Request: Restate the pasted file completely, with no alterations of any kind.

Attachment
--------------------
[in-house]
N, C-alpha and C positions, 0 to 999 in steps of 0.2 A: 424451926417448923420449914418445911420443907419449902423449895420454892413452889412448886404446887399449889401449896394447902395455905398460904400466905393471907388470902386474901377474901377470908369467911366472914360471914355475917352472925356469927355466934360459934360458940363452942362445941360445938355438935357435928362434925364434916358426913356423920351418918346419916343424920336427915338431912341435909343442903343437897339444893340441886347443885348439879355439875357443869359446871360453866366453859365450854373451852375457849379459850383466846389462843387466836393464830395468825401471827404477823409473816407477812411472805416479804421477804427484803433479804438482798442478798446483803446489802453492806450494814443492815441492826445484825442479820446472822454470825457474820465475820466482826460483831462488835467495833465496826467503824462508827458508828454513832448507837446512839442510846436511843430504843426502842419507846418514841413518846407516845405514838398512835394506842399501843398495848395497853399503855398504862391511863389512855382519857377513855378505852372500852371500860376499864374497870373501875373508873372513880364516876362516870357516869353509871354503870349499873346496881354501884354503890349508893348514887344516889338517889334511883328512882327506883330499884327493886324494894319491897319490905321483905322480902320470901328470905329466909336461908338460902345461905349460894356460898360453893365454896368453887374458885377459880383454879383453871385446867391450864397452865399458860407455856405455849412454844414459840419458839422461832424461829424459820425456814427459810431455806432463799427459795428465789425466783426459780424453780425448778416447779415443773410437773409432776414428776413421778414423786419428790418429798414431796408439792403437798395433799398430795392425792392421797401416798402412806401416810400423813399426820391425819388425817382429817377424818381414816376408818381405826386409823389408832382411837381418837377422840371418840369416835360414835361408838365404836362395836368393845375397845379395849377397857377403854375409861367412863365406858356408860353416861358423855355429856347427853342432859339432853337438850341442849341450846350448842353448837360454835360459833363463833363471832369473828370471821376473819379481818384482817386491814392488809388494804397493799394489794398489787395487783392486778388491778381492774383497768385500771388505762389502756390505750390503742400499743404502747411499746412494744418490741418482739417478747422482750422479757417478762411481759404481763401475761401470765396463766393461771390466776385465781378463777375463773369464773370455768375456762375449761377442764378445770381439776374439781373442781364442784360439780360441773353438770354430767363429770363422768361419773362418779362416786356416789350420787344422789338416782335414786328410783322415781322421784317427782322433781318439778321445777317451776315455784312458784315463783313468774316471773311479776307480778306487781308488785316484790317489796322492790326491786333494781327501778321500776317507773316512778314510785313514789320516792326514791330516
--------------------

[in-house]
N, C-alpha and C positions, 0 to 999 in steps of 0.2 A: 424451926417448923420449914418445911420443907419449902423449895420454892413452889412448886404446887399449889401449896394447902395455905398460904400466905393471907388470902386474901377474901377470908369467911366472914360471914355475917352472925356469927355466934360459934360458940363452942362445941360445938355438935357435928362434925364434916358426913356423920351418918346419916343424920336427915338431912341435909343442903343437897339444893340441886347443885348439879355439875357443869359446871360453866366453859365450854373451852375457849379459850383466846389462843387466836393464830395468825401471827404477823409473816407477812411472805416479804421477804427484803433479804438482798442478798446483803446489802453492806450494814443492815441492826445484825442479820446472822454470825457474820465475820466482826460483831462488835467495833465496826467503824462508827458508828454513832448507837446512839442510846436511843430504843426502842419507846418514841413518846407516845405514838398512835394506842399501843398495848395497853399503855398504862391511863389512855382519857377513855378505852372500852371500860376499864374497870373501875373508873372513880364516876362516870357516869353509871354503870349499873346496881354501884354503890349508893348514887344516889338517889334511883328512882327506883330499884327493886324494894319491897319490905321483905322480902320470901328470905329466909336461908338460902345461905349460894356460898360453893365454896368453887374458885377459880383454879383453871385446867391450864397452865399458860407455856405455849412454844414459840419458839422461832424461829424459820425456814427459810431455806432463799427459795428465789425466783426459780424453780425448778416447779415443773410437773409432776414428776413421778414423786419428790418429798414431796408439792403437798395433799398430795392425792392421797401416798402412806401416810400423813399426820391425819388425817382429817377424818381414816376408818381405826386409823389408832382411837381418837377422840371418840369416835360414835361408838365404836362395836368393845375397845379395849377397857377403854375409861367412863365406858356408860353416861358423855355429856347427853342432859339432853337438850341442849341450846350448842353448837360454835360459833363463833363471832369473828370471821376473819379481818384482817386491814392488809388494804397493799394489794398489787395487783392486778388491778381492774383497768385500771388505762389502756390505750390503742400499743404502747411499746412494744418490741418482739417478747422482750422479757417478762411481759404481763401475761401470765396463766393461771390466776385465781378463777375463773369464773370455768375456762375449761377442764378445770381439776374439781373442781364442784360439780360441773353438770354430767363429770363422768361419773362418779362416786356416789350420787344422789338416782335414786328410783322415781322421784317427782322433781318439778321445777317451776315455784312458784315463783313468774316471773311479776307480778306487781308488785316484790317489796322492790326491786333494781327501778321500776317507773316512778314510785313514789320516792326514791330516